IOC silica dust study results 'a little bit alarming': Steelworkers union

The union representing workers at the Iron Ore Company of Canada in Labrador City says a long awaited silica dust study has been completed and the results are a little bit alarming.

Union says IOC should do more to improve air quality on site

Results from a long awaited study on silica dust at the IOC mine in Labrador City show 86 people have lung abnormalities and 35 have suspected silicosis. (CBC)

The United Steelworkers Union in Labrador City says more needs to be done to mitigate the effects of silica dust on workers at the Iron Ore Company of Canada mine, based on results of a study on the number of workers affected with silicosis.

"This is a little bit alarming for us. Especially with the dust conditions that we have onsite today," Ron Thomas, president of USW Local 5795, told the CBC.

Thomas said of 636 people tested, 515 had no signs of silicosis, 86 people show abnormalities to their lungs and 35 people have suspected cases of silicosis. Some of those cases have already been reported.

"If you get a letter that says you should go see your doctor, obviously you should," Thomas said.

"And if there's signs of silicosis my advice to you is to apply for worker's compensation and if anyone needs any help with that, I got no problem helping out the best I can."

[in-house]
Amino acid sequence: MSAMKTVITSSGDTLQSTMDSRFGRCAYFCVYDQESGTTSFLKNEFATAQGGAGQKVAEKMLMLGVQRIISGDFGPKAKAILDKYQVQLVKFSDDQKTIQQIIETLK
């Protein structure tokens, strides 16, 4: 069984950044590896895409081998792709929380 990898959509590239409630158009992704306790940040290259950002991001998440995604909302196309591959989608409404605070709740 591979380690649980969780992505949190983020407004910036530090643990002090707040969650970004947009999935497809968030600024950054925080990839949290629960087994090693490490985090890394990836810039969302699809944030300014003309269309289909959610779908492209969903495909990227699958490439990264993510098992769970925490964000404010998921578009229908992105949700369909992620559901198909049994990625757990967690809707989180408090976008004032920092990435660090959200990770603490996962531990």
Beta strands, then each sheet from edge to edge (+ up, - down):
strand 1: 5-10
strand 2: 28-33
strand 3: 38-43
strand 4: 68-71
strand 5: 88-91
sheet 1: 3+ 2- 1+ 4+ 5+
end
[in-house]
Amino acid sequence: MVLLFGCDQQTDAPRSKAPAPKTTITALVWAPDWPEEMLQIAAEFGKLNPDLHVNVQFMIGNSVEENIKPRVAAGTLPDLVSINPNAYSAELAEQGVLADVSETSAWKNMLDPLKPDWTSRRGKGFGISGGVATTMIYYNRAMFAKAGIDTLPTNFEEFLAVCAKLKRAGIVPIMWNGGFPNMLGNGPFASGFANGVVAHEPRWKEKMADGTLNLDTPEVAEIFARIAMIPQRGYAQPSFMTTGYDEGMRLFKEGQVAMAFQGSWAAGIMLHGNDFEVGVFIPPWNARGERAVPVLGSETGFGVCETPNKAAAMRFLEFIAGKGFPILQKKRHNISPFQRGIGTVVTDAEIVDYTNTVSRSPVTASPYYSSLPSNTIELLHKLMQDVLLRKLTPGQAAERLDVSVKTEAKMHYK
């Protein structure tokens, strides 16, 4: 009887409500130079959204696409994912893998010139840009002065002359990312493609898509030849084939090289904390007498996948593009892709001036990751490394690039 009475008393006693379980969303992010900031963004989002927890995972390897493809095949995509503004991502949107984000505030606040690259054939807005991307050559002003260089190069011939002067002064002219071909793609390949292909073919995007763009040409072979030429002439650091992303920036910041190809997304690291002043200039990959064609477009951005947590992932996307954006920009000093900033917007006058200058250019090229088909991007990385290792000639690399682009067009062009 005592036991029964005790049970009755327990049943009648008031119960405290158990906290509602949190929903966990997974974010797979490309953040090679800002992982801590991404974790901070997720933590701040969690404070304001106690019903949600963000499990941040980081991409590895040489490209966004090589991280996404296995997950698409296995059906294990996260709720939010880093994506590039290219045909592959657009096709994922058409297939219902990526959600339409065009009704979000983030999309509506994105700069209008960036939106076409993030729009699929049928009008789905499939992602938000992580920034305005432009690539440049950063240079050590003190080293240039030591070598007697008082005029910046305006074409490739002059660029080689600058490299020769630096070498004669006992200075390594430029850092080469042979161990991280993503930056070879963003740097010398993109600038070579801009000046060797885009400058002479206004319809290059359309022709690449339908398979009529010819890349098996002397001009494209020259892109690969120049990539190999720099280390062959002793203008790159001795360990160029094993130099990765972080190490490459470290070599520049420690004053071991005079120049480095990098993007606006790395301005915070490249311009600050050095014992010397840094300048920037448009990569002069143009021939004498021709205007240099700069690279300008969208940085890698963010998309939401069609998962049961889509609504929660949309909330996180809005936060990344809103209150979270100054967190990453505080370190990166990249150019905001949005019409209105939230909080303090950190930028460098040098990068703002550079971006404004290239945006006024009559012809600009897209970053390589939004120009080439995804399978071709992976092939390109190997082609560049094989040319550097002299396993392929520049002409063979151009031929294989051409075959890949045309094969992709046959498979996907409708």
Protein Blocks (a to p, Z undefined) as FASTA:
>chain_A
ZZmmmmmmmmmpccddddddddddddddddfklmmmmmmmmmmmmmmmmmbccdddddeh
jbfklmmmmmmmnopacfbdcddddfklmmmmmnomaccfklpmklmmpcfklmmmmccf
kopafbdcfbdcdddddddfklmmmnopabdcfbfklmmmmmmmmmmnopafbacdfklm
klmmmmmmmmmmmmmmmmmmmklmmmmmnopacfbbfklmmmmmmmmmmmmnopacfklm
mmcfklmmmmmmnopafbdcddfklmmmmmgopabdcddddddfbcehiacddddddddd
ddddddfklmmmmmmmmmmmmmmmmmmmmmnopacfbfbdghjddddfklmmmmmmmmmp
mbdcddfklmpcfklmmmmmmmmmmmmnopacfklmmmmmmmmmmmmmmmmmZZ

The provincial government says Horizon Occupational Health Solutions, the company contracted to complete the medical x-ray audit, is still finalizing its report, but results have been shared with people who took part.

"We look forward to analyzing its findings so that we can enhance awareness and education for workers and medical professionals who assess and treat workers with occupational disease," a statement from Service NL read.

Air quality improvement needed

Breathing in silica dust, which is present on the mine site, can lead to silicosis — a lung disease which causes scarring on the tissues of the lung. It shows up a number of years after exposure and can increase the risk of other diseases including lung cancer.

"I think IOC's got to do more on improving the air quality in around the work site," Thomas said.

"What we're asking IOC to do now is improve their dust collectors and do some work on the dust collector systems and improve their equipment so that dust levels aren't inside the cab or inside the plants."

One bit of good news, Thomas said, is that there are two full time occupational health and safety officers being placed in the area, which is a huge improvement from flying them in every six months.

"With two full time people here they should be able to frequent the area quite often and make sure the company is following the proper procedures," Thomas said.

7 years late

A study done in 2000 concluded a follow up should be done in 10 years. The union said it's been trying since 2010 to get this one done.

"That's frustrating for us too. Every 10 years you're supposed to do it and it took them 15 years to do the first one," Thomas said, noting the union had been pushing the PC government to get it done but the study was completed only after the Liberals took power.

"Not very often are you going to hear me say something good about the Liberal government but that's one thing that they're doing that's good."


Jacob Barker


Jacob Barker is a videojournalist for CBC Windsor.